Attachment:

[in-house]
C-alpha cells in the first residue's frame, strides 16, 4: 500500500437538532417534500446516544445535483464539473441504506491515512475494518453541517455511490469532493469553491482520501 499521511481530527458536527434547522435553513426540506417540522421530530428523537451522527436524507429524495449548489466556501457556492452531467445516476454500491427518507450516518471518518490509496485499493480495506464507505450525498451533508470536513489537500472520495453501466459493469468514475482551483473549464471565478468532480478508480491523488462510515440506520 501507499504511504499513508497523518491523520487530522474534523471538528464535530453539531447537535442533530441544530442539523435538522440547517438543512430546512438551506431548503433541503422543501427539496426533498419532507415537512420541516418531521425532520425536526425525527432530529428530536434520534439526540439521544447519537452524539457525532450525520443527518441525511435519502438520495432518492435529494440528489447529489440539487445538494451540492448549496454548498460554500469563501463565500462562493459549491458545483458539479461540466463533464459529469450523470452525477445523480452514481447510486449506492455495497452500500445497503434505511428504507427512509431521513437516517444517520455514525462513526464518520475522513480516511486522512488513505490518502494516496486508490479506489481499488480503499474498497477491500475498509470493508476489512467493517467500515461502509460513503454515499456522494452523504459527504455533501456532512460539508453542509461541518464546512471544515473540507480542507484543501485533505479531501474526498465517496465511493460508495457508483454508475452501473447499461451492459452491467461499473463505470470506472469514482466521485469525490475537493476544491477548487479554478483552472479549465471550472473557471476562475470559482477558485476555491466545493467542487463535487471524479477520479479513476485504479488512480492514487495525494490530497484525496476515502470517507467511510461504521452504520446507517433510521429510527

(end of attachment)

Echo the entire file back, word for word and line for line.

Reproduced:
[in-house]
C-alpha cells in the first residue's frame, strides 16, 4: 500500500437538532417534500446516544445535483464539473441504506491515512475494518453541517455511490469532493469553491482520501 499521511481530527458536527434547522435553513426540506417540522421530530428523537451522527436524507429524495449548489466556501457556492452531467445516476454500491427518507450516518471518518490509496485499493480495506464507505450525498451533508470536513489537500472520495453501466459493469468514475482551483473549464471565478468532480478508480491523488462510515440506520 501507499504511504499513508497523518491523520487530522474534523471538528464535530453539531447537535442533530441544530442539523435538522440547517438543512430546512438551506431548503433541503422543501427539496426533498419532507415537512420541516418531521425532520425536526425525527432530529428530536434520534439526540439521544447519537452524539457525532450525520443527518441525511435519502438520495432518492435529494440528489447529489440539487445538494451540492448549496454548498460554500469563501463565500462562493459549491458545483458539479461540466463533464459529469450523470452525477445523480452514481447510486449506492455495497452500500445497503434505511428504507427512509431521513437516517444517520455514525462513526464518520475522513480516511486522512488513505490518502494516496486508490479506489481499488480503499474498497477491500475498509470493508476489512467493517467500515461502509460513503454515499456522494452523504459527504455533501456532512460539508453542509461541518464546512471544515473540507480542507484543501485533505479531501474526498465517496465511493460508495457508483454508475452501473447499461451492459452491467461499473463505470470506472469514482466521485469525490475537493476544491477548487479554478483552472479549465471550472473557471476562475470559482477558485476555491466545493467542487463535487471524479477520479479513476485504479488512480492514487495525494490530497484525496476515502470517507467511510461504521452504520446507517433510521429510527